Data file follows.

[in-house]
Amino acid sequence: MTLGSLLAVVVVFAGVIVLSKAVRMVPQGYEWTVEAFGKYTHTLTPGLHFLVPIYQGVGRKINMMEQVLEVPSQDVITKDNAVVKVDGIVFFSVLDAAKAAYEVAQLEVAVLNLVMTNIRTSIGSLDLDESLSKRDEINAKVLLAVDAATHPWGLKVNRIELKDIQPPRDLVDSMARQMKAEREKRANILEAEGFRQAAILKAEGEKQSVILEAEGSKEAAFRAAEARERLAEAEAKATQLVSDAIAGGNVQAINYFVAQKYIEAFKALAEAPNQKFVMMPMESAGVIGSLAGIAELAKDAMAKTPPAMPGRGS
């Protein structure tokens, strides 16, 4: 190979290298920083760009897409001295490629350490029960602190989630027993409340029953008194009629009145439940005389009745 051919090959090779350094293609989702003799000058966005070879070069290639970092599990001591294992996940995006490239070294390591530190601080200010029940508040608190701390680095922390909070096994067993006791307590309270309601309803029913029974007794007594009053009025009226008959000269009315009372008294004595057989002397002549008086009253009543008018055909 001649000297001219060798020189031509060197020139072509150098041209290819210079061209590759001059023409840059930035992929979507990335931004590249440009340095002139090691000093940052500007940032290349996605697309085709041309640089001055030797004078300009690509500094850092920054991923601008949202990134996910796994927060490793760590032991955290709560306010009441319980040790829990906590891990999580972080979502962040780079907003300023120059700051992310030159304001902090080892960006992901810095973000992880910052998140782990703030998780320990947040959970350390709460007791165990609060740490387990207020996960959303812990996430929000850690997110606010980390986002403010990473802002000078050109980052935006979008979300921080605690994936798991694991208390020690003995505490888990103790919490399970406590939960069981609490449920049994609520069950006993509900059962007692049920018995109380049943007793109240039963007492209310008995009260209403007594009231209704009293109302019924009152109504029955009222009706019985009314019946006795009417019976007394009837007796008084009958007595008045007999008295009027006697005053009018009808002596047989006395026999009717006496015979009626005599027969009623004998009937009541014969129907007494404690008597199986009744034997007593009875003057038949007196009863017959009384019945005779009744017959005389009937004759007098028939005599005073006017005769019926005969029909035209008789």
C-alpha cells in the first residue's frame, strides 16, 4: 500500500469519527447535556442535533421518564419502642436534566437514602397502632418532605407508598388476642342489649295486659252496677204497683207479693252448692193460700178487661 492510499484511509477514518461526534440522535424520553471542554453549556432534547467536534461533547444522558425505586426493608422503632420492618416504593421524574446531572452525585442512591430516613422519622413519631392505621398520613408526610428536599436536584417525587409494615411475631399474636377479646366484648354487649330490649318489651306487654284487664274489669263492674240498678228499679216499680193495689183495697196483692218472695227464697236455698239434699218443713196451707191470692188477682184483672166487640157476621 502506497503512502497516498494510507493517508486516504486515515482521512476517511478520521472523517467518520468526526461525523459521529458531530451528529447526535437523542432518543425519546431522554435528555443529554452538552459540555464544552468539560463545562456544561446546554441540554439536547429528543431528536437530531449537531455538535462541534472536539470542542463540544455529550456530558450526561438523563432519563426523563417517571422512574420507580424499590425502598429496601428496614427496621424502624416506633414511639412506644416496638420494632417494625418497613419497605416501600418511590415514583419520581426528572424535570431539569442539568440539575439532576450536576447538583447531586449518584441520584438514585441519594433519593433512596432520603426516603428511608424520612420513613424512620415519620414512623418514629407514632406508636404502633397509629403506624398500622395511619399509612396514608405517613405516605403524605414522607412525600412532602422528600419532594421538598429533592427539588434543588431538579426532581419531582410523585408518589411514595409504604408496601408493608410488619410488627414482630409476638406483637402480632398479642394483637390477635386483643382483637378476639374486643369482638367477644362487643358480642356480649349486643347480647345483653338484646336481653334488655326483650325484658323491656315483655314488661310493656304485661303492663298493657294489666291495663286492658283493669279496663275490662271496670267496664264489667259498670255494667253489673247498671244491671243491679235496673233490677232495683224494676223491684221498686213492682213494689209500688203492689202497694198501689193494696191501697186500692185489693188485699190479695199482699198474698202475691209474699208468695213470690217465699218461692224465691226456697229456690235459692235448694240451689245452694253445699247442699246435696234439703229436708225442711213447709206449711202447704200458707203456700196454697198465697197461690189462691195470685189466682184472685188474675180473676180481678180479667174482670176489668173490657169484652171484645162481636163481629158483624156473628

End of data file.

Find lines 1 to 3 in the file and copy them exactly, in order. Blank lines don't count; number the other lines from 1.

[in-house]
Amino acid sequence: MTLGSLLAVVVVFAGVIVLSKAVRMVPQGYEWTVEAFGKYTHTLTPGLHFLVPIYQGVGRKINMMEQVLEVPSQDVITKDNAVVKVDGIVFFSVLDAAKAAYEVAQLEVAVLNLVMTNIRTSIGSLDLDESLSKRDEINAKVLLAVDAATHPWGLKVNRIELKDIQPPRDLVDSMARQMKAEREKRANILEAEGFRQAAILKAEGEKQSVILEAEGSKEAAFRAAEARERLAEAEAKATQLVSDAIAGGNVQAINYFVAQKYIEAFKALAEAPNQKFVMMPMESAGVIGSLAGIAELAKDAMAKTPPAMPGRGS
């Protein structure tokens, strides 16, 4: 190979290298920083760009897409001295490629350490029960602190989630027993409340029953008194009629009145439940005389009745 051919090959090779350094293609989702003799000058966005070879070069290639970092599990001591294992996940995006490239070294390591530190601080200010029940508040608190701390680095922390909070096994067993006791307590309270309601309803029913029974007794007594009053009025009226008959000269009315009372008294004595057989002397002549008086009253009543008018055909 001649000297001219060798020189031509060197020139072509150098041209290819210079061209590759001059023409840059930035992929979507990335931004590249440009340095002139090691000093940052500007940032290349996605697309085709041309640089001055030797004078300009690509500094850092920054991923601008949202990134996910796994927060490793760590032991955290709560306010009441319980040790829990906590891990999580972080979502962040780079907003300023120059700051992310030159304001902090080892960006992901810095973000992880910052998140782990703030998780320990947040959970350390709460007791165990609060740490387990207020996960959303812990996430929000850690997110606010980390986002403010990473802002000078050109980052935006979008979300921080605690994936798991694991208390020690003995505490888990103790919490399970406590939960069981609490449920049994609520069950006993509900059962007692049920018995109380049943007793109240039963007492209310008995009260209403007594009231209704009293109302019924009152109504029955009222009706019985009314019946006795009417019976007394009837007796008084009958007595008045007999008295009027006697005053009018009808002596047989006395026999009717006496015979009626005599027969009623004998009937009541014969129907007494404690008597199986009744034997007593009875003057038949007196009863017959009384019945005779009744017959005389009937004759007098028939005599005073006017005769019926005969029909035209008789």